The great pyramid is approximately 100 feet high with 91 steps up each of the four sides. It is a nice little climb. The steps up the four sides plus the top plaza constitute 365 in all; this is no coincidence – the Mayans were obsessed with calendrical numerology. Quite remarkably there is another pyramid inside the great pyramid, some 70 feet in height, the great pyramid being a shell around the inner pyramid.
There is a sports arena. It consists of a playing field somewhat larger than a football field surrounded by stone walls about 30 feet high. It was not, strictly speaking, an arena since the common folk sat on top of the wall to watch the game; the nobility and priests had their own reserved box as a special complex.
The game was interesting. The ball was a rubber ball about three pounds in weight. The rules were more restrictive than soccer – the players could bat the ball with their backs and their upper arms but not the rest of their anatomy. High on each side of the playing field were two large stone rings, one for each side. The object of the game was to pass the ball through the stone ring on your side. This was a sudden death game; the first side to score a point won. When I say sudden death I mean it literally – the winning team decapitated the losing team. (There are some who feel that American football would be greatly improved by adopting this custom.)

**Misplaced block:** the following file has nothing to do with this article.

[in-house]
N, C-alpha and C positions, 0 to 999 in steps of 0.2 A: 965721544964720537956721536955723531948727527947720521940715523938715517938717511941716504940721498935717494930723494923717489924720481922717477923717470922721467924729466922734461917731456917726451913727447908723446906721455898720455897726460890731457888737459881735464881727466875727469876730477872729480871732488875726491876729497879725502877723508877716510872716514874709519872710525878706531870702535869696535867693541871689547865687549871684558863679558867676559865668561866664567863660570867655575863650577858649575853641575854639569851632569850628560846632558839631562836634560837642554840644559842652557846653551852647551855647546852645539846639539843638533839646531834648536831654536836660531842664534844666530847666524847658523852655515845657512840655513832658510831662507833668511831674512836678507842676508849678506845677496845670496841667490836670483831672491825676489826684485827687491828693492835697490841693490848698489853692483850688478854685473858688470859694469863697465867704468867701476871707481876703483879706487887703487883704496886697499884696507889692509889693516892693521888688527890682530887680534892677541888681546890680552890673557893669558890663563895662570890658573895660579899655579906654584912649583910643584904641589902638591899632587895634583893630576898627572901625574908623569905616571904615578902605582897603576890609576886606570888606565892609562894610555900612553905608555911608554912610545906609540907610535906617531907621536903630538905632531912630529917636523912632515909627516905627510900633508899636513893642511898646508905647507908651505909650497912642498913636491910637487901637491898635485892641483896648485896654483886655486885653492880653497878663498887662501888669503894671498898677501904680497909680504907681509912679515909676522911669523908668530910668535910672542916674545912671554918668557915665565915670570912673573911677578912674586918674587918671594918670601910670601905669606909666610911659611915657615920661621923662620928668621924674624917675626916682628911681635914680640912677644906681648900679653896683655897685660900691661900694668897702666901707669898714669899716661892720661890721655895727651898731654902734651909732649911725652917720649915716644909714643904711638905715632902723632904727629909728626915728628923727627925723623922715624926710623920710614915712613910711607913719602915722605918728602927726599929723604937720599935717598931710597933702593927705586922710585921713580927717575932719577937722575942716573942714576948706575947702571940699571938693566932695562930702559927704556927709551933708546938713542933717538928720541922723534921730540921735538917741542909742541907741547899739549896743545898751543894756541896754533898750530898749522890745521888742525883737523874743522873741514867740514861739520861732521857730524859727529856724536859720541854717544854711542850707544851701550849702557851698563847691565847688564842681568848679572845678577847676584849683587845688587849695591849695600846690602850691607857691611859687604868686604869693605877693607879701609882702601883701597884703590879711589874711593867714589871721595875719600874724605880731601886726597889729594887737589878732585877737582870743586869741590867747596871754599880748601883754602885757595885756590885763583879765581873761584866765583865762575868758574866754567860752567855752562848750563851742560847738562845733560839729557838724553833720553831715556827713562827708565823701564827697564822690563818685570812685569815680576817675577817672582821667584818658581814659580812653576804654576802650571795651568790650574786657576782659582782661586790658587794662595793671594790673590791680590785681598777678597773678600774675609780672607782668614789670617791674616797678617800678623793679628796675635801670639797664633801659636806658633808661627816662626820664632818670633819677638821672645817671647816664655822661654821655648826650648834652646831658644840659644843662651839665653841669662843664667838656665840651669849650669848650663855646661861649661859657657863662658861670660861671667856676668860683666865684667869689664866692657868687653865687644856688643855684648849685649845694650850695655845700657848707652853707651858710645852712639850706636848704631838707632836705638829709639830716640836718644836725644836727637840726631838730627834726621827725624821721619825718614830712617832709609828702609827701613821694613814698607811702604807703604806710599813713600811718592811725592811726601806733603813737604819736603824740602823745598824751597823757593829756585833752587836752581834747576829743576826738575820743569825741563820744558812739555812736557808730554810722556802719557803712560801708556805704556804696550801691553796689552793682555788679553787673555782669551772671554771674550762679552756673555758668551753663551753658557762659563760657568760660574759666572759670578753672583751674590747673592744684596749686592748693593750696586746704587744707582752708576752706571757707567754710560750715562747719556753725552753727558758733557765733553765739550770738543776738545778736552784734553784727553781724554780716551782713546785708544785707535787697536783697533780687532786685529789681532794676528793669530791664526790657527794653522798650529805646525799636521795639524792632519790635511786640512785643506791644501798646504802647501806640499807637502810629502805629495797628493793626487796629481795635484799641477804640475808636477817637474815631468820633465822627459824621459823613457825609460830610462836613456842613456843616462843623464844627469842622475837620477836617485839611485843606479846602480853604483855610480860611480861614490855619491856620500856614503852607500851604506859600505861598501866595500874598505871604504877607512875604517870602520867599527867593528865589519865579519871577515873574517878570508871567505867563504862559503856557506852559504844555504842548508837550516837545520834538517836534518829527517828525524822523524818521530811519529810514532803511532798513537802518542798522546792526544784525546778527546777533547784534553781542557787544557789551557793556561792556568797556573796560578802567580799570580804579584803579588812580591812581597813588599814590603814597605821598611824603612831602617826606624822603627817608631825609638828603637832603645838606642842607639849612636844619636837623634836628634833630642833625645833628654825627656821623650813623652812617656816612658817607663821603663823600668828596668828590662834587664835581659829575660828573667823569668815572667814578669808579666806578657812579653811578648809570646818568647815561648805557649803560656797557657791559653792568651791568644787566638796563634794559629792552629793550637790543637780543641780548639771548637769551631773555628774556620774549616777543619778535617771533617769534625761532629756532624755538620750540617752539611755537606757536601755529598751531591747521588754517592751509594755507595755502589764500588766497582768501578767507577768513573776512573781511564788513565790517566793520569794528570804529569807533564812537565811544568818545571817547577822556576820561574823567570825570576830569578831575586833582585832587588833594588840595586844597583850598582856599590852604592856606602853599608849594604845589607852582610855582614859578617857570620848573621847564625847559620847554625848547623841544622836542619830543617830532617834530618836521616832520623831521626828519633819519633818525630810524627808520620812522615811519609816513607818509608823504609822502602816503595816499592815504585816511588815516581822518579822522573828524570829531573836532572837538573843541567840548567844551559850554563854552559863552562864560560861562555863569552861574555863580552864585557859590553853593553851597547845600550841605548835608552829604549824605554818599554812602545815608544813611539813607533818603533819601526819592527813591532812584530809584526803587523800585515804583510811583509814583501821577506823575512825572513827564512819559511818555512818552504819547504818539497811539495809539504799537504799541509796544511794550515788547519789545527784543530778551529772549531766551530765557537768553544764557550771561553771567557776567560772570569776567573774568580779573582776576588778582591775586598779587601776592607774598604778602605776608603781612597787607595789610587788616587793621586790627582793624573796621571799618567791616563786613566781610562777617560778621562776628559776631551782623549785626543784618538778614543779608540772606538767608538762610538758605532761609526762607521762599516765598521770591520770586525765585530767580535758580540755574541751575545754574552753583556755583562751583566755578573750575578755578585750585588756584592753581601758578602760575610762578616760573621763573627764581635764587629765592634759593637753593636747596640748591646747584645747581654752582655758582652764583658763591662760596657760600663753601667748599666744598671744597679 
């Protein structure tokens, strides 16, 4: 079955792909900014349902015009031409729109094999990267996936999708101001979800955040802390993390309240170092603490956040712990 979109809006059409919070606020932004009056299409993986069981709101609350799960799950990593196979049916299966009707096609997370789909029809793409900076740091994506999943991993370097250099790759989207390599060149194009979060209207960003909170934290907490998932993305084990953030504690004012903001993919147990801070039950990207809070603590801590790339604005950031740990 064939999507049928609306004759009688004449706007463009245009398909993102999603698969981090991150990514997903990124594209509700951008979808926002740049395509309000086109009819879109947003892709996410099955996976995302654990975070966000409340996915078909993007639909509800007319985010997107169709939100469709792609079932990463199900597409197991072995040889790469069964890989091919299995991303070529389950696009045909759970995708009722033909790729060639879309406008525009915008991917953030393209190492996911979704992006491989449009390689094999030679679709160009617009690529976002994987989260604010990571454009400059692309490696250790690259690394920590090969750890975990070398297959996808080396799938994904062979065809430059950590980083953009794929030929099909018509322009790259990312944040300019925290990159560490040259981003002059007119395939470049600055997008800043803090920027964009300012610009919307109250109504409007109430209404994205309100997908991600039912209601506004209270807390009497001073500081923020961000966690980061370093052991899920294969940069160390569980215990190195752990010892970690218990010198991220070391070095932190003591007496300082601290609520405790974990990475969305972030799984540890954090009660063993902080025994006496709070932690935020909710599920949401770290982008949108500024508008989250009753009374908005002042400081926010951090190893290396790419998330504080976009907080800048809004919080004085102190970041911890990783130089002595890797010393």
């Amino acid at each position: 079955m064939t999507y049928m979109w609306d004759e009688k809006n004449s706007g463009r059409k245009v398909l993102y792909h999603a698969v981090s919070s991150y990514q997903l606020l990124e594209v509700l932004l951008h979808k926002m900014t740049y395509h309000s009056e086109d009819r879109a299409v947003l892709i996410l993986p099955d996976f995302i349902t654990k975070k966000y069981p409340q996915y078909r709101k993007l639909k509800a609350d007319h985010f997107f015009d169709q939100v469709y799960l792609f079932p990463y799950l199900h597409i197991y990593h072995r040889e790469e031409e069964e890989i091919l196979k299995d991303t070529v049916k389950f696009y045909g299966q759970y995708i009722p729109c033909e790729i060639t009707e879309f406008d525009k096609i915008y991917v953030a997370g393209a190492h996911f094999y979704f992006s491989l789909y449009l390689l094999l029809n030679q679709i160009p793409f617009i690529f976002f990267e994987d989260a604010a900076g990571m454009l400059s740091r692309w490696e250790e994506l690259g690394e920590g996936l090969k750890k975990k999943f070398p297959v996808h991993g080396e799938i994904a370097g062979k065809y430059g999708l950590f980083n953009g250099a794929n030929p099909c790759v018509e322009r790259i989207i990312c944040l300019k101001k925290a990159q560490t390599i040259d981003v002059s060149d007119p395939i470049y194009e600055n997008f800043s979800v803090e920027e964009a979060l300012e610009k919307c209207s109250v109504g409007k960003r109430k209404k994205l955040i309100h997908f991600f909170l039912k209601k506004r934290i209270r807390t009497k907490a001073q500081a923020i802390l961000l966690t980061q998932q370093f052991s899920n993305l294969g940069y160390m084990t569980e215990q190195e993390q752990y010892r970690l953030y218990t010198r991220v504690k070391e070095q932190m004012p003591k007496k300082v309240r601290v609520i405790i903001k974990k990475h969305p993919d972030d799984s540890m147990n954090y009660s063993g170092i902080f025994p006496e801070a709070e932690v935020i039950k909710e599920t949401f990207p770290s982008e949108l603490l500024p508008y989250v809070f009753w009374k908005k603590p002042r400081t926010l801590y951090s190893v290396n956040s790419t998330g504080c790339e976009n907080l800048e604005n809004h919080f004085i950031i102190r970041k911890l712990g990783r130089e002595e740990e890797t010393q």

Chichen Itza is about 200 kilometers south of Cancun; the entire tour takes all day. I recommend it highly.
The hotelzone terminates with the city of Cancun proper which is on the mainland. Cancun, the city, has a population of about 400,000 people. There is a downtown area which is an extension of the grand tourist trap and the rest of the city which is about what one might expect. The whole is dedicated to the art of extracting money from the tourist. It is, by the way, quite safe. The water is safe to drink everywhere. The tourists are, by the way, very international. There are large numbers of Germans, Japanese, Brazilians (I passed a couple of hours shooting pool with a young Brazilian lad), Central Americans, and Mexicans as well as gringos.